You might think that as a renter there is not much you can do about living green in your apartment. While much depends on the landlord, there is still a lot you can do yourself and a lot you can ask of your landlord.
One way to reduce your carbon footprint is to find an apartment within walking or biking distance from campus. The good news is that the most popular Penn graduate and professional student housing choices are within less than half an hour walking distance or a short bike ride away. When concerned about safety in the evenings and at night, you can use the Penn shuttle, which takes you from campus to your door, if you live in University City/West Philadelphia, including Powelton Village, or in Center City to 20th Street.
Find out what the landlord has done to make the apartment greener and insist that the landlord take measures to increase energy efficiency and water conservation. While you cannot expect the landlord to install solar panels, you should insist that certain steps be taken to save energy. You should do this not only as a green initiative but also as a cost-saving feature, whether the landlord pays for utilities or you do. Below are some simple, and not very costly, initiatives the landlord can take.
Install low-flow toilets and energy efficient shower heads. Maintain bathroom fixtures, including faucets, in good working order and promptly fix any leaking faucets and running toilets, when reported.
Recycling is the law in Philadelphia, and landlords are responsible for providing their tenants with information about City trash and recycling regulations. If you live in a building with six or fewer units, the City collects recycling at curbside every week on the same day that trash is picked up. Make sure the landlord provides clear instructions regarding storage and curbside placement of your recycling. In buildings of more than six apartments, landlords are responsible for providing recycling services to their tenants. If your landlord does not provide recycling services, remind him/her that this is the law.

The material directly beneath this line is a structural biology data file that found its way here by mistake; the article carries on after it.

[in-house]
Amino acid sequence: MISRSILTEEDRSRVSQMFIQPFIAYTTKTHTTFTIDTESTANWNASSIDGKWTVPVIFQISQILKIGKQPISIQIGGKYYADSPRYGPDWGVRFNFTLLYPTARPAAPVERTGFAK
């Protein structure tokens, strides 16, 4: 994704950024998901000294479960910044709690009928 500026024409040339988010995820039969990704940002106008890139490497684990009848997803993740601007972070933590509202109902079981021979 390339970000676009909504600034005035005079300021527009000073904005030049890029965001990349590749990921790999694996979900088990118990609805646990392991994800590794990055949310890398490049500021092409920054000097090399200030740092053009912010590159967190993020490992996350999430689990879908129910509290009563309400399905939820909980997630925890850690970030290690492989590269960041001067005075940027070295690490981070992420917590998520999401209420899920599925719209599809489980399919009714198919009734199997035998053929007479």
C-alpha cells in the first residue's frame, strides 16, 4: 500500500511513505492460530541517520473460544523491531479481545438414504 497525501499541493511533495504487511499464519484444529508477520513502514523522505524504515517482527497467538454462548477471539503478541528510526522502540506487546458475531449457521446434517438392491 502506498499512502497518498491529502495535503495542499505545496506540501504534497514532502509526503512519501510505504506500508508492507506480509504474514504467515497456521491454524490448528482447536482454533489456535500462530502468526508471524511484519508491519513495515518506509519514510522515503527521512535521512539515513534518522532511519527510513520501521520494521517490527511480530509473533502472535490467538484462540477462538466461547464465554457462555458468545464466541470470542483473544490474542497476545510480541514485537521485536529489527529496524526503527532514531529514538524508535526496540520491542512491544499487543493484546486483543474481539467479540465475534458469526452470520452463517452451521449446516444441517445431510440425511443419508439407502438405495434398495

For more information about recycling in Philadelphia, visit the City’s website at www.recyclingpays.phila.gov.
University Square Farmers' Market, at 36th and Walnut Streets. Open on Wednesdays, 10am to 2pm, through mid-November.
Clark Park Farmers’ Market, 43rd Street, between Chester Avenue and Baltimore Avenue. Open Saturdays, 10am to 2pm and Thursdays, 3pm to 7pm, May through mid-November and only Saturdays, November through April.
Rittenhouse Farmers' Market, Walnut Street west of 18th Street, on south sidewalk. Open Tuesdays, 10am to 1pm and Saturdays, 9:30am to 3pm, through mid-November.
Reading Terminal Market, an indoor market at 12th and Arch Streets in Center City, offers an outstanding array of farm produce from local markets, fish, meats and cheeses and wonderful restaurants. The market is a landmark in Philadelphia. Open Monday through Saturday, 8am to 6pm and Sunday, 9am to 5pm.
For a complete list of locations and days of operation, check www.farmtocity.org/FarmersMarkets.asp.
There are plenty of on-line resources with wonderful tips and wonderful initiatives one can take to live more sustainably. If you have tips or stories to share, please write to email@example.com and we will include your suggestions in our updates.